This is part five of a seven-part series.
Read part one here, part two here, part three here,
part four here, part six here, and part seven here.

V. “Sounding.” Faculties Peculiarly Necessary to a Pilot.

When the river is very low, and one’s steamboat is “drawing all the water” there is in the channel, — or a few inches more, as was often the case in the old times, — one must be painfully circumspect in his piloting. We used to have to “sound” a number of particularly bad places almost every trip when the river was at a very low stage.

Sounding is done in this way. The boat ties up at the shore, just above the shoal crossing; the pilot not on watch takes his “cub” or steersman and a picked crew of men (sometimes an officer also), and goes out in the yawl provided the boat has not that rare and sumptuous luxury, a regularly-devised “sounding-boat”—and proceeds to hunt for the best water, the pilot on duty watching his movements through a spy-glass, meantime, and in some instances assisting by signals of the boat’s whistle, signifying “try higher up” or “try lower down;” for the surface of the water, like an oil-painting, is more expressive and intelligible when inspected from a little distance than very close at hand. The whistle signals are seldom necessary, however; never, perhaps, except when the wind confuses the significant ripples upon the water’s surface. When the yawl has reached the shoal place, the speed is slackened, the pilot begins to sound the depth with a pole ten or twelve feet long, and the steersman at the tiller obeys the order to “hold her up to starboard;” or “let her fall off to larboard;”1 or “steady—steady as you go.”

When the measurements indicate that the yawl is approaching the shoalest part of the reef, the command is given to “ease all!” Then the men stop rowing and the yawl drifts with the current. The next order is, “Stand by with the buoy!” The moment the shallowest point is reached, the pilot delivers the order, “Let go the buoy!” and over she goes. If the pilot is not satisfied, he sounds the place again; if he finds better water higher up or lower down, he removes the buoy to that place. Being finally satisfied, he gives the order, and all the men stand their oars straight up in the air, in line; a blast from the boat’s whistle indicates that the signal has been seen; then the men “give way” on their oars and lay the yawl alongside the buoy; the steamer comes creeping carefully down, is pointed straight at the buoy, husbands her power for the coming struggle, and presently, at the critical moment, turns on all her steam and goes grinding and wallowing over the buoy and the sand, and gains the deep water beyond. Or maybe she doesn’t; maybe she “strikes and swings.” Then she has to while away several hours (or days) sparring herself off.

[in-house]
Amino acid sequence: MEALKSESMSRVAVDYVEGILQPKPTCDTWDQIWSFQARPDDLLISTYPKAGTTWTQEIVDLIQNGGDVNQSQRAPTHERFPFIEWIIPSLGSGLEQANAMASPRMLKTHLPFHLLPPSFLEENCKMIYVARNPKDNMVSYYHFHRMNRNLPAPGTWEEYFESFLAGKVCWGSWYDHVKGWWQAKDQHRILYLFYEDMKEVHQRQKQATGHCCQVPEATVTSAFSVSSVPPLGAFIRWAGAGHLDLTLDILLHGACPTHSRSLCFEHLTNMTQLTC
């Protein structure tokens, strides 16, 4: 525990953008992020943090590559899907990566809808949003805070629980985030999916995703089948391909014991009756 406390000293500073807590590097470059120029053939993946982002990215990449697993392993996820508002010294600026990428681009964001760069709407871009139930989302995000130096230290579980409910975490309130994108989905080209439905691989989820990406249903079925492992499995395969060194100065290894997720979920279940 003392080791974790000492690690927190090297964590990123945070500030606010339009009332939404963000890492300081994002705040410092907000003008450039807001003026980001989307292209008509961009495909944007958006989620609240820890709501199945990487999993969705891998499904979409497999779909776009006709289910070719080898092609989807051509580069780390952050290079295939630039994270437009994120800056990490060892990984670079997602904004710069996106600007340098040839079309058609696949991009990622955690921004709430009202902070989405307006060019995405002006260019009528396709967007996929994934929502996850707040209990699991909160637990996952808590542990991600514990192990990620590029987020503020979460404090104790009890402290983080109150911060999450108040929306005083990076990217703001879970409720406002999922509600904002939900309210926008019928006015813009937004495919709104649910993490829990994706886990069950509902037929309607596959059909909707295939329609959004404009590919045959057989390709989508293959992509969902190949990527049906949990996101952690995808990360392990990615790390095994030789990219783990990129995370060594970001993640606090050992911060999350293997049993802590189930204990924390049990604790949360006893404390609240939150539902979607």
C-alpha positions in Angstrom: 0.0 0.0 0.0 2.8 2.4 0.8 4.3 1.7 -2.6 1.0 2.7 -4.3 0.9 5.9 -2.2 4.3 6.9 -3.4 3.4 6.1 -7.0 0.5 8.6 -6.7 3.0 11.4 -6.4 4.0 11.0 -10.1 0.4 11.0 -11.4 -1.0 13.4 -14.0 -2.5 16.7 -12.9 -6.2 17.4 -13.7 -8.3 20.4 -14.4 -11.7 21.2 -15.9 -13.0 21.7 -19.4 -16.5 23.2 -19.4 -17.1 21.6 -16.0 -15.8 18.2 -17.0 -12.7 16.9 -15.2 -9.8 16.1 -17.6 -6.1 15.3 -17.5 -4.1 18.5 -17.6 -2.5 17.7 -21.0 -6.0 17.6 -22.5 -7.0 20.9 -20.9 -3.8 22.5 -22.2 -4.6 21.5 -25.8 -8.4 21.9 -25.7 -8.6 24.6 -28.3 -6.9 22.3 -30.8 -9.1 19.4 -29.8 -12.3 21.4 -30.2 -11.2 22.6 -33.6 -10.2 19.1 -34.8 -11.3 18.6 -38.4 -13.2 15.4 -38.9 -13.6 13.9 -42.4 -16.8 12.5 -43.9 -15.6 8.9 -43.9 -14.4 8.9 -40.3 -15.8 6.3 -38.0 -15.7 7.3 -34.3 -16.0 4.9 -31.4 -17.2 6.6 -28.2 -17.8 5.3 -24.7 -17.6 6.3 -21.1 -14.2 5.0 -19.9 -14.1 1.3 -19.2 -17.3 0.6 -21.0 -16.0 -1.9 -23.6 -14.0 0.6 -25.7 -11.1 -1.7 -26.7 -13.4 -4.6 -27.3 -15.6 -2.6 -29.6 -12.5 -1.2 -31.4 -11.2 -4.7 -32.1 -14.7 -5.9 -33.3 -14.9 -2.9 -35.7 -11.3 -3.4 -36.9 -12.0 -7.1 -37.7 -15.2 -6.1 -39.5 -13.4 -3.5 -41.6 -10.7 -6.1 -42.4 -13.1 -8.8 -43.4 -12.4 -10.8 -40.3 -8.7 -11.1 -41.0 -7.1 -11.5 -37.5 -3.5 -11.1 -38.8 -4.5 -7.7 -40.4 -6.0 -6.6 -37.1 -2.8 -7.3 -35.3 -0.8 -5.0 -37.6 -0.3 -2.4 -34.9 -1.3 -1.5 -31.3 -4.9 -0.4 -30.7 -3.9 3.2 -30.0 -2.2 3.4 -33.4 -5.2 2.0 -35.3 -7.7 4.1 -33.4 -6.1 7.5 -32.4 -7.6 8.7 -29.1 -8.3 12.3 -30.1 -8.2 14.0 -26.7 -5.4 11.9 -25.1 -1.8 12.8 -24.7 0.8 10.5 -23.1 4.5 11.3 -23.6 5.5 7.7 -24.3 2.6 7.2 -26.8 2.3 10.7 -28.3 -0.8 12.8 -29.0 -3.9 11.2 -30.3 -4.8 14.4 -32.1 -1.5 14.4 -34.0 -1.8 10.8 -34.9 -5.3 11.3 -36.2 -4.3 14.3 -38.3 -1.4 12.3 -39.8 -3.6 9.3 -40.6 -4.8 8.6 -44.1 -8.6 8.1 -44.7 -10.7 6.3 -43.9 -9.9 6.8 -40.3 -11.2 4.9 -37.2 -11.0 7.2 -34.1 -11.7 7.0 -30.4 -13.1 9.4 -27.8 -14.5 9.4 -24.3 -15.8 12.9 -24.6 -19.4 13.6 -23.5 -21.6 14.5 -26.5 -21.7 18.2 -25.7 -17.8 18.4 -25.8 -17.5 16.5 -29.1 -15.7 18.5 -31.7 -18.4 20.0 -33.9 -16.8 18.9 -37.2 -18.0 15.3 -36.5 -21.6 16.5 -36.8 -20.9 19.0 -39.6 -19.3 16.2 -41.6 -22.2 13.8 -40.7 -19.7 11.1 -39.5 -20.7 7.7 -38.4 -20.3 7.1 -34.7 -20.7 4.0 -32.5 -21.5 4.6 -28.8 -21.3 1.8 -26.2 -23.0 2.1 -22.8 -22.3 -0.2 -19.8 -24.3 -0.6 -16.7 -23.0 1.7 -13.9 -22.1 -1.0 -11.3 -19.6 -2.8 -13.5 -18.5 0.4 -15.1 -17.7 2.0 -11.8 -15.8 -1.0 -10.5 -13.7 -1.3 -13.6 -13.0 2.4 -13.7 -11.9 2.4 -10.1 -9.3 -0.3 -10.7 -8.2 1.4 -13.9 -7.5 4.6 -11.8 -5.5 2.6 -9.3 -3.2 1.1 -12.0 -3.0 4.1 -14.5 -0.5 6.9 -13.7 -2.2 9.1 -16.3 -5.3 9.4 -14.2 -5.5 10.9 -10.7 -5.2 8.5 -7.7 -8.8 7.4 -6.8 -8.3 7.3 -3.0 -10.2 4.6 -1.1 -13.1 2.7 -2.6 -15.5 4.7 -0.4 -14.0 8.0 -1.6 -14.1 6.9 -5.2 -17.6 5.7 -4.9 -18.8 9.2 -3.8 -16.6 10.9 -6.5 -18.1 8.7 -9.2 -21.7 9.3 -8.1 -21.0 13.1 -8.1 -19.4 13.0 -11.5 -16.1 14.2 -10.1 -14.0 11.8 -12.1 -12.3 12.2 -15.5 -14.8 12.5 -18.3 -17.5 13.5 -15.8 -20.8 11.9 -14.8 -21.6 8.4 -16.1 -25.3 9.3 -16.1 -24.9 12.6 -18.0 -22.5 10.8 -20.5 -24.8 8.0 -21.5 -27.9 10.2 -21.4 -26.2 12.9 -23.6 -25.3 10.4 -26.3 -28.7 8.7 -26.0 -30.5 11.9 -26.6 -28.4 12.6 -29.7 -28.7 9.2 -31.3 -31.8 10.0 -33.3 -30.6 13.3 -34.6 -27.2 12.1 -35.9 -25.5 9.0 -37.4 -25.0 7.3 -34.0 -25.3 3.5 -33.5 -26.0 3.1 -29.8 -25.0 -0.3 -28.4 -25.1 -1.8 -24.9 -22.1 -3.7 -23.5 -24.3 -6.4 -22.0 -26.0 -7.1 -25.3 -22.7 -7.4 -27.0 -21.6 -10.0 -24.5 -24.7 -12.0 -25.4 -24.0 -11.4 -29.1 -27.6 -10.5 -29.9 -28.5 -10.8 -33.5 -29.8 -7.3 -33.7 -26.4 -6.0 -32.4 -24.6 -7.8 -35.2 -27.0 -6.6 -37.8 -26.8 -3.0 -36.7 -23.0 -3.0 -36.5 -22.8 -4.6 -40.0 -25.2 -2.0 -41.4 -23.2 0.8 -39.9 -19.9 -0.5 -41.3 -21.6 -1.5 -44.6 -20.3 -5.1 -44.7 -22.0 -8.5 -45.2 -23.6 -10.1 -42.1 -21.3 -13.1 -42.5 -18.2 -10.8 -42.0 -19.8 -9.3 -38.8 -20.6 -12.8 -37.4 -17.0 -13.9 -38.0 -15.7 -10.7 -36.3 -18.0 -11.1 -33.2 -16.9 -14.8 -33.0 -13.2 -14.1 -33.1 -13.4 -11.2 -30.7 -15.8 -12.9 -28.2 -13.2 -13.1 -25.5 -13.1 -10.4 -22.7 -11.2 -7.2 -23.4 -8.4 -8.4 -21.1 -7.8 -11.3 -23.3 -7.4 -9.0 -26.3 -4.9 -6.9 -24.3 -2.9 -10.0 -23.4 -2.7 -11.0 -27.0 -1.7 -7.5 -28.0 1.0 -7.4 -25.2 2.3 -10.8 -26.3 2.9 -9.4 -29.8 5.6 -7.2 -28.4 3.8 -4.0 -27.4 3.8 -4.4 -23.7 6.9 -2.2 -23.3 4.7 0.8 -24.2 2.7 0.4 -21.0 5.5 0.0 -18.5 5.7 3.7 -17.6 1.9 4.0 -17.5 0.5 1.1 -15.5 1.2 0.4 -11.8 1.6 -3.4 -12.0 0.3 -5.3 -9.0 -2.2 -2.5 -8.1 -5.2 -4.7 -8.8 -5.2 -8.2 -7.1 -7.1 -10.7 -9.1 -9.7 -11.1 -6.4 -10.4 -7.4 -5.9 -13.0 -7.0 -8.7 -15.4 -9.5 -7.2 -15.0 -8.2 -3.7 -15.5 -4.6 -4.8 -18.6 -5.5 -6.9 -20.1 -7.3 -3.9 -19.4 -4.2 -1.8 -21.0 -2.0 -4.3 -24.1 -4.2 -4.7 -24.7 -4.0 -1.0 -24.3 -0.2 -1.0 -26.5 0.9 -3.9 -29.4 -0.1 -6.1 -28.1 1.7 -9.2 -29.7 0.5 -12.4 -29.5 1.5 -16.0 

Sometimes a buoy is not laid at all, but the yawl goes ahead, hunting the best water, and the steamer follows along in its wake. Often there is a deal of fun and excitement about sounding, especially if it is a glorious summer day, or a blustering night. But in winter the cold and the peril take most of the fun out of it.

A buoy is nothing but a board four or five feet long, with one end turned up; it is a reversed boot-jack. It is anchored on the shoalest part of the reef by a rope with a heavy stone made fast to the end of it. But for the resistance of the turned-up end, the current would pull the buoy under water. At night a paper lantern with a candle in it is fastened on top of the buoy, and this can be seen a mile or more, a little glimmering spark in the waste of blackness.

Nothing delights a cub so much as an opportunity to go out sounding. There is such an air of adventure about it; often there is danger; it is so gaudy and man-of-war-like to sit up in the stern-sheets and steer a swift yawl; there is something fine about the exultant spring of the boat when an experienced old sailor crew throw their souls into the oars; it is lovely to see the white foam stream away from the bows; there is music in the rush of the water; it is deliciously exhilarating, in summer, to go speeding over the breezy expanses of the river when the world of wavelets is dancing in the sun. It is such grandeur, too, to the cub, to get a chance to give an order; for often the pilot will simply say, “Let her go about!” and leave the rest to the cub, who instantly cries, in his sternest tone of command, “Ease starboard! Strong on the larboard! Starboard give way! With a will, men!” The cub enjoys sounding for the further reason that the eyes of the passengers are watching all the yawl’s movements with absorbing interest, if the time be daylight; and if it be night he knows that those same wondering eyes are fastened upon the yawl’s lantern as it glides out into the gloom and fades away in the remote distance.